These channels are immature, but they're becoming increasingly popular. In effect, they're doing an end run around the traditional consumer electronic sales channels--at the same time that Dijital Fix is opening new stores Best Buy is struggling--and giving developers direct access to their customers so they can test their product hypotheses directly.
This is bringing product development closer to what we've become accustomed to when deploying software on the Web.
The key missing piece we still need to borrow from software is distributed collaborative design tools. To make better hypotheses we need to be able to take advantage of all of those specialized skills--all the different kinds of engineering--wherever they are, and to work together to create a shared understanding of what that hypothesis, that product, is.
For purely digital products we have Github, Basecamp, WebEx, Balsamiq and similar products, but the physical world is way behind. Commercial CAD systems are huge and incredibly difficult to learn. Product Lifecycle Management systems assume that you're always building a commercial airplane, and are also insanely complex.
We are getting new tools, Autodesk's 123D, Ponoko has publishing tools, you can kind of fork projects on Thingiverse. But these tools are really immature.
Sunglass just pivoted a couple of weeks ago from being an online CAD system to being a "Github for 3D." When these products mature, this is going to open creative possibilities immensely.
But it's going to take time. Github got to where it is through an evolution of tools and practices that began with makefiles. The physical world isn't even at the makefile stage.
To me, the whole ecosystem looks like this. Here come the buzz words, so excuse me in advance.
• Digital fabrication, we know what that is. It will allow us to make all kinds of things in small batches.
• Ubiquitous Computing and the Internet of Things is leading to everyday objects that send a stream of telemetry when we bring them home. They have an information shadow in the cloud that can be data mined.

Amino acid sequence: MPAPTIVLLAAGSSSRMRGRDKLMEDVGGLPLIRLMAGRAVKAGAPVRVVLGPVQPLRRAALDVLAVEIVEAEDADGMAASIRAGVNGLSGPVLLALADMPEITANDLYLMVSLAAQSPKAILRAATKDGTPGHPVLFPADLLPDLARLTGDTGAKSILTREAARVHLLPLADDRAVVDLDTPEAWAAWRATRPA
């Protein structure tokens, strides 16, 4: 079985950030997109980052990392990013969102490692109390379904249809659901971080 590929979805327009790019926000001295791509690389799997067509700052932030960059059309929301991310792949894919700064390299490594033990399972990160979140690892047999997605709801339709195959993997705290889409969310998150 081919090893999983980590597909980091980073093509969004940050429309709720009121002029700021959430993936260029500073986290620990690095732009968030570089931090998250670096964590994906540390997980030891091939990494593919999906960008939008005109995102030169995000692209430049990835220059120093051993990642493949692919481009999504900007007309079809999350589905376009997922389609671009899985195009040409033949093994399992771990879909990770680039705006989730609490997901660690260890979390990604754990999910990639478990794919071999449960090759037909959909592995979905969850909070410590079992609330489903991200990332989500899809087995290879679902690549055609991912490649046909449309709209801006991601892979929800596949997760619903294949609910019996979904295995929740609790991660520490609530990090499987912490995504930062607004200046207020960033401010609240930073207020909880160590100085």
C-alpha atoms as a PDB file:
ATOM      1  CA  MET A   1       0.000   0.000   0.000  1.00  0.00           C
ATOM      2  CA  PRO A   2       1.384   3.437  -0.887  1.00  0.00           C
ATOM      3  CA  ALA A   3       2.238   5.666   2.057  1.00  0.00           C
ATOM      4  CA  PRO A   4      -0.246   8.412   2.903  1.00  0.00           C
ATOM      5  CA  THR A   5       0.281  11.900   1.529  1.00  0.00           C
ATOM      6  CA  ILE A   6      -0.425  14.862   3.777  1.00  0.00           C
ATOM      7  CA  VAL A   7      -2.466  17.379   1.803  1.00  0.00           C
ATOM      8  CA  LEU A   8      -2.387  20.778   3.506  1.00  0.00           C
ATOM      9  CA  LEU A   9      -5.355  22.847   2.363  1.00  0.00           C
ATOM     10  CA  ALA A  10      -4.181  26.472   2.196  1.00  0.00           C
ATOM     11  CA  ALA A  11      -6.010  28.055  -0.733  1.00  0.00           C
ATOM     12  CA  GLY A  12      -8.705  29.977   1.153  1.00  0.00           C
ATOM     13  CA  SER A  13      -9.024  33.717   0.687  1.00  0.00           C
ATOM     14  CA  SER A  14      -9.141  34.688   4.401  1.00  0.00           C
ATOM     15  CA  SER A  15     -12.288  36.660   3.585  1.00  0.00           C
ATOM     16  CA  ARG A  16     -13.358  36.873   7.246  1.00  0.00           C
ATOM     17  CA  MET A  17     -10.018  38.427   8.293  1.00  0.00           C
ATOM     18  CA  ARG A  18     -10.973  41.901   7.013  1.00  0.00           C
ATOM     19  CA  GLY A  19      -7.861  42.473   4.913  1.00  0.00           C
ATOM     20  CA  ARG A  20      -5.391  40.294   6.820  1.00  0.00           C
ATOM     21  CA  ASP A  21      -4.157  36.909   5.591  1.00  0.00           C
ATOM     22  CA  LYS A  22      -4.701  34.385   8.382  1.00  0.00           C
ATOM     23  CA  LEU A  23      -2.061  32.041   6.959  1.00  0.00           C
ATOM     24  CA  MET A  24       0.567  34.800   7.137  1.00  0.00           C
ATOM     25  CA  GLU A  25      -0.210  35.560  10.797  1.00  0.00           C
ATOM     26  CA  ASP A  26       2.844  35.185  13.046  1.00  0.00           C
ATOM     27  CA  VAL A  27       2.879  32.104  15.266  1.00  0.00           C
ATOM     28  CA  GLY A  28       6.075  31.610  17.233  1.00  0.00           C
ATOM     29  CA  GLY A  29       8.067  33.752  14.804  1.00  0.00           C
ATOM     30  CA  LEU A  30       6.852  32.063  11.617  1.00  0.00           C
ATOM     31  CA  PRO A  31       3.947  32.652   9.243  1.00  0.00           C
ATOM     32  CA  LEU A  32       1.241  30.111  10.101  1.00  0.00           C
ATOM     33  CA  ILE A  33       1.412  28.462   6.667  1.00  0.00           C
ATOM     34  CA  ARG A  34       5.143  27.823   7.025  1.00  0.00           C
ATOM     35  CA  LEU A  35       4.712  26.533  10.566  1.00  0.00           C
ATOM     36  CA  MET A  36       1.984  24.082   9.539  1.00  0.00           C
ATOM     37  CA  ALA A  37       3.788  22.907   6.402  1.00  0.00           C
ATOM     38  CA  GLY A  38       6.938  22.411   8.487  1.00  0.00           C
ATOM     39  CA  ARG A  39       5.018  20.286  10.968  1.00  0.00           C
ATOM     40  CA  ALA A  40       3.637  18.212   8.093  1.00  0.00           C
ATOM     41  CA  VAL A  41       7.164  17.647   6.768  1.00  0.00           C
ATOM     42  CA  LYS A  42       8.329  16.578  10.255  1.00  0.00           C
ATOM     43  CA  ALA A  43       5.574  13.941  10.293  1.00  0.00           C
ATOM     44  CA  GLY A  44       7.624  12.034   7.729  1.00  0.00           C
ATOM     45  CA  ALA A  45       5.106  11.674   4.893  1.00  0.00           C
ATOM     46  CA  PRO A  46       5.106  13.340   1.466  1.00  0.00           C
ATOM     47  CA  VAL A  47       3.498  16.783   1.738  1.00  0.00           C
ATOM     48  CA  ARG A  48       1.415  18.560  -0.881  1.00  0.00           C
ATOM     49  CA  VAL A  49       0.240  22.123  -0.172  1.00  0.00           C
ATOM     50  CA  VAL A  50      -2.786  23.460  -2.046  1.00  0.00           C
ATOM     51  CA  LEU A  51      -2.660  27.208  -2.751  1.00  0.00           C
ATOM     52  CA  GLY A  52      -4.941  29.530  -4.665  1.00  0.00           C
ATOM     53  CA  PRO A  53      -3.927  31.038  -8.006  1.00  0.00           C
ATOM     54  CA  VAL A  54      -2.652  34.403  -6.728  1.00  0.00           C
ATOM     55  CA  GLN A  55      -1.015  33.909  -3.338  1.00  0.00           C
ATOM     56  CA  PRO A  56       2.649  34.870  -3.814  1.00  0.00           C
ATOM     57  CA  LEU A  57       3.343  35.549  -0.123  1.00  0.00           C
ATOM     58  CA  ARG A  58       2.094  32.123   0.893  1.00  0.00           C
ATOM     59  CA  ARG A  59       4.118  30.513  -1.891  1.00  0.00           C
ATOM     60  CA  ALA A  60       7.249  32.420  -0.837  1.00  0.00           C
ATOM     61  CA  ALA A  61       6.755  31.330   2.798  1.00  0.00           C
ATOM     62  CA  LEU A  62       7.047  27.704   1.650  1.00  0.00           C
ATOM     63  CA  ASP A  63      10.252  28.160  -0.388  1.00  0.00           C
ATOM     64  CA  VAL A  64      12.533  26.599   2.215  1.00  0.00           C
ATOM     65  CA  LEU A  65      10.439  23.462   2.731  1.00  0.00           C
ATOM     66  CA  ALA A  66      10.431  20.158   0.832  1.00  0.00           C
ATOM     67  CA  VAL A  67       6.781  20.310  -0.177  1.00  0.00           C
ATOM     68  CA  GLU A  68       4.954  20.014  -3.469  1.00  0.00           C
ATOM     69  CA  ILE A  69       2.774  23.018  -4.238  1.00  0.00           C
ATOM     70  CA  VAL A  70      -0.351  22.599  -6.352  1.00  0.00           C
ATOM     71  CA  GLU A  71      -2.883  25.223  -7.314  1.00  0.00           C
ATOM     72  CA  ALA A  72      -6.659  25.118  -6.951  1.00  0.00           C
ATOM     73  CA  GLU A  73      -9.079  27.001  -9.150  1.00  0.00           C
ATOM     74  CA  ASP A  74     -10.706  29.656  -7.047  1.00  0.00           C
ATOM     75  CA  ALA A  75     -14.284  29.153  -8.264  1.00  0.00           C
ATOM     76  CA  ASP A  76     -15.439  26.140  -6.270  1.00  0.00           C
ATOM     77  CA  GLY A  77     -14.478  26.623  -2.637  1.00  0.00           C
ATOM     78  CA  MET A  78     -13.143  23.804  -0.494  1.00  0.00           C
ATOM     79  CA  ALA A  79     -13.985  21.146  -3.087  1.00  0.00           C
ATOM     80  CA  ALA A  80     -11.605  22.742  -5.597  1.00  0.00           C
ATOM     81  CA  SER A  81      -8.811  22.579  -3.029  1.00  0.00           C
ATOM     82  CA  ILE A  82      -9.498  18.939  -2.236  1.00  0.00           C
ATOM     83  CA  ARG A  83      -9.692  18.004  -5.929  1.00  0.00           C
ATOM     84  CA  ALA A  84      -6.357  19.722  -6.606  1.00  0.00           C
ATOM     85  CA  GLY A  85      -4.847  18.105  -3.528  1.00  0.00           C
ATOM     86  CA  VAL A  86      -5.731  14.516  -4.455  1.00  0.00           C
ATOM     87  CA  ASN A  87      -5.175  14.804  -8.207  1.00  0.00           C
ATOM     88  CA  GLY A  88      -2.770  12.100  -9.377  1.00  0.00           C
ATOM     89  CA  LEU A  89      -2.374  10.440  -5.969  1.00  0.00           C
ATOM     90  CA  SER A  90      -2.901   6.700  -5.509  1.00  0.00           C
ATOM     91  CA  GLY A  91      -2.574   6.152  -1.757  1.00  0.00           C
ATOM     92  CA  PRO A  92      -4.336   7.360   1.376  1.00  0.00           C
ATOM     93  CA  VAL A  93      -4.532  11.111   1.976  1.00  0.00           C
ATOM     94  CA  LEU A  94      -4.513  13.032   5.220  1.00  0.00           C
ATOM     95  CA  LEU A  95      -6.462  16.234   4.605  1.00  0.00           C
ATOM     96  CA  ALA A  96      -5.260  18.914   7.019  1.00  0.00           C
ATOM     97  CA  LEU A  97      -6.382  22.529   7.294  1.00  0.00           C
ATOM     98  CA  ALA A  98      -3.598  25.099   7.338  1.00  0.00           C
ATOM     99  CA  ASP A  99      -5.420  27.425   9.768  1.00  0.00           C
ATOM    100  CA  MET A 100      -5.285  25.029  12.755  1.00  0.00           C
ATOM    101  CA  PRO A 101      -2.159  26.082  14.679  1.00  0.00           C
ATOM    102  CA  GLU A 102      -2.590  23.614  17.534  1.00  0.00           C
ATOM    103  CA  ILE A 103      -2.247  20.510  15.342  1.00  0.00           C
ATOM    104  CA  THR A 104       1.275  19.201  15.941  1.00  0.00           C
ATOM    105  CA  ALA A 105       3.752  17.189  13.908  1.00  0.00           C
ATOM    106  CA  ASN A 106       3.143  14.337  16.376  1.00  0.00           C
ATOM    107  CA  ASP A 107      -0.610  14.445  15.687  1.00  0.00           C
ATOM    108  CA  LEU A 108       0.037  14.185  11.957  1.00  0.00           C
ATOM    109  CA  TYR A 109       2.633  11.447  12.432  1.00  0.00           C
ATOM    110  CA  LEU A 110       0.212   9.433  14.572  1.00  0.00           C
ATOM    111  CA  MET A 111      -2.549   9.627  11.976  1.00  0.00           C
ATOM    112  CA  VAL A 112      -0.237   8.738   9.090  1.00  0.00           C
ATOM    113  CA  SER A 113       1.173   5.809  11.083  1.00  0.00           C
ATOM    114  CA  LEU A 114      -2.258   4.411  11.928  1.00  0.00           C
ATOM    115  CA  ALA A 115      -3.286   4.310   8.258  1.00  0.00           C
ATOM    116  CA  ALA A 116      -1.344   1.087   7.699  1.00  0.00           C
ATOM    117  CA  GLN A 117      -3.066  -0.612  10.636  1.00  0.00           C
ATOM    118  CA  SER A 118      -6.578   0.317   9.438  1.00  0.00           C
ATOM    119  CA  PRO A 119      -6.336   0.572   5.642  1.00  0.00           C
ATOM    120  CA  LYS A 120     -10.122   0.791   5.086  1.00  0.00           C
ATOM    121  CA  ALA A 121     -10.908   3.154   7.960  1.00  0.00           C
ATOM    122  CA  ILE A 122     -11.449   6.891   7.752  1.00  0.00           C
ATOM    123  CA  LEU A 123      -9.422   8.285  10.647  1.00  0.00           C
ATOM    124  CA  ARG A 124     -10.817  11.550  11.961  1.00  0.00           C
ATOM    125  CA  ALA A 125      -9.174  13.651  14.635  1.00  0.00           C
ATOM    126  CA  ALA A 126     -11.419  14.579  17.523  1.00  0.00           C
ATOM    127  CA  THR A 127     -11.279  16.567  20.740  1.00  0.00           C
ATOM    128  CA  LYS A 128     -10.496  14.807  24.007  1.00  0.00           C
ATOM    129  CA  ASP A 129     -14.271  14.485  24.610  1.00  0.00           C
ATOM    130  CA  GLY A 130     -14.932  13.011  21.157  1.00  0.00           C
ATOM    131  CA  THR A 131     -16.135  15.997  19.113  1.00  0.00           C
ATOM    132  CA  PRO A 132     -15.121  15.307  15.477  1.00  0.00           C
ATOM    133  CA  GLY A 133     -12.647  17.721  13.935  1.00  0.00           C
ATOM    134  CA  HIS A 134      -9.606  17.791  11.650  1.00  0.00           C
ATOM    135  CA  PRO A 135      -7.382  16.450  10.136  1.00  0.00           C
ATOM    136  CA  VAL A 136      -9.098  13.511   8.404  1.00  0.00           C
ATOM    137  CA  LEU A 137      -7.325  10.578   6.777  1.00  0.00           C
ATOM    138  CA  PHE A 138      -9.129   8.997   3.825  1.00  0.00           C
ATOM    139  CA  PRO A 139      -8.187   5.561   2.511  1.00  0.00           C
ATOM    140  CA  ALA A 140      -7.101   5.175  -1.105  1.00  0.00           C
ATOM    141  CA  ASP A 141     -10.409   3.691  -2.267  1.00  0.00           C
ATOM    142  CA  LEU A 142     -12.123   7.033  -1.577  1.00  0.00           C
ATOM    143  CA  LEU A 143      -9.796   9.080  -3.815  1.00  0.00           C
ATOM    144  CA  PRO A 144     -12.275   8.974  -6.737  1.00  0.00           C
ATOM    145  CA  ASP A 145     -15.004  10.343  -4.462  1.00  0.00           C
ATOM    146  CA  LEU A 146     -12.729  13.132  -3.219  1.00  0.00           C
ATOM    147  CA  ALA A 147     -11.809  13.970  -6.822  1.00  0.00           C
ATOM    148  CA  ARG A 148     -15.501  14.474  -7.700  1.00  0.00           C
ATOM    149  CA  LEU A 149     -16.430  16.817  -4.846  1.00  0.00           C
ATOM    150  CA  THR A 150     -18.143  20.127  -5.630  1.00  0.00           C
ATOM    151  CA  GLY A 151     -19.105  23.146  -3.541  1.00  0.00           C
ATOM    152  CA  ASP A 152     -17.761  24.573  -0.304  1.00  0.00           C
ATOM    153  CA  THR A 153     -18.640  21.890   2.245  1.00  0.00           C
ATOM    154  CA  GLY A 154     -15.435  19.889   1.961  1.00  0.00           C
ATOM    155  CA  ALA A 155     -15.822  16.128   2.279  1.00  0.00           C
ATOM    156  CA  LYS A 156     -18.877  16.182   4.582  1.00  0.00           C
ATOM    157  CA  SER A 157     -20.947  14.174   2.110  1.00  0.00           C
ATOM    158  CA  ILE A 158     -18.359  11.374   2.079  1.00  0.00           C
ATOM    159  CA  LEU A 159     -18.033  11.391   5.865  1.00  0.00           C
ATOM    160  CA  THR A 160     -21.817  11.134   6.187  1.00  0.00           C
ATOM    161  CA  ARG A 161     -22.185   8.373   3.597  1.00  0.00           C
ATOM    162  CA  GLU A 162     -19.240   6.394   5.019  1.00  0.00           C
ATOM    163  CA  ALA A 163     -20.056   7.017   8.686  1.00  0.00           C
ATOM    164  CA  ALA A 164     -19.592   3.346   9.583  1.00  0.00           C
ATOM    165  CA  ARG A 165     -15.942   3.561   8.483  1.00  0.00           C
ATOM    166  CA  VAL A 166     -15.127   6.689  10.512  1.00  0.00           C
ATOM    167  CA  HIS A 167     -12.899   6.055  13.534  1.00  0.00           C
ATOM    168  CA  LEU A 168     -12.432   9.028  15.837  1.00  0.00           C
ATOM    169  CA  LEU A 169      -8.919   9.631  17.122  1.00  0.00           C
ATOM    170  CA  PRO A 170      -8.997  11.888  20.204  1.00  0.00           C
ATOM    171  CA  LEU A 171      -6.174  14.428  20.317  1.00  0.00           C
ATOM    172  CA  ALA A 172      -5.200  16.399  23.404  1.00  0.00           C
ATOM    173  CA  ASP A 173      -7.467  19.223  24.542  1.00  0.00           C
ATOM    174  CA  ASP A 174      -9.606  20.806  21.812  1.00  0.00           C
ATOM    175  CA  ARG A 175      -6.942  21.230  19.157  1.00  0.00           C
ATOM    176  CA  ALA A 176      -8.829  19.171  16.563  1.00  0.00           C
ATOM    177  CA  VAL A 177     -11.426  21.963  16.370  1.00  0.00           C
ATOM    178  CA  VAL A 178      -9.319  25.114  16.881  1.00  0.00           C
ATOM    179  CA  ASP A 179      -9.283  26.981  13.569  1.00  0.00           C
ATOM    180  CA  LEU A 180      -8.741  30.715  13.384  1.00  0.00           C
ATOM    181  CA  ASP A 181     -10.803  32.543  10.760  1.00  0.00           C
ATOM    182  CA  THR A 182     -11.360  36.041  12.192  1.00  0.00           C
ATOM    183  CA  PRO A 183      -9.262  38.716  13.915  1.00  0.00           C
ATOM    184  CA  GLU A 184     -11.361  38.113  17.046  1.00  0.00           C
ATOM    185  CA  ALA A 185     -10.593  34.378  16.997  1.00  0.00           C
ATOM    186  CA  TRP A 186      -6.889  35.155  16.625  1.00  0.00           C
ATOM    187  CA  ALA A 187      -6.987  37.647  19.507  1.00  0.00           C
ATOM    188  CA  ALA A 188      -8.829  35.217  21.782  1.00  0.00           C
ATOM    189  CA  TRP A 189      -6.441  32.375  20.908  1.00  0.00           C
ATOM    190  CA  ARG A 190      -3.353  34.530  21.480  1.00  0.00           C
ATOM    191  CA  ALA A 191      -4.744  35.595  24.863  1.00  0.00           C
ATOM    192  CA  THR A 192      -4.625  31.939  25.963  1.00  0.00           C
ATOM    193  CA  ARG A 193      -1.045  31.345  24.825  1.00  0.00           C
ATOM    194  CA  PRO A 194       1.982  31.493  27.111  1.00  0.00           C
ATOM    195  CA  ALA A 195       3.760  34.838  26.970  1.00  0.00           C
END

• Big Data Analytics crunches all of that data to create information about people's behavior.
• Social commerce creates sales channels that sell small numbers of products by finding niche markets and letting them market to each other
• And finally, cloud-based design tools will allow designers and engineers to collaborate on the distributed development of physical products.
This is my ecosystem vision: a world where design directly drives product creation, and where data informs design. This is a world where products are made in small numbers
I intend to make this vision my next focus as a designer and entrepreneur. At ThingM we just did the first iteration on Kickstarter of a product we hope will become different and more interesting as we iterate on it. It's the world's best indicator light. It's a highly configurable USB LED and it gives you peripheral awareness of things that are happening on the Net and your local machine. You can pre- order one from us today.
However, I don't expect that we will be able to do all of this by ourselves.
I need your help: tell me what I don't know, where I'm wrong. Tell me who I should talk to and where the opportunities are.
I think this will change the world. I want to change the world. Interested? Talk to me.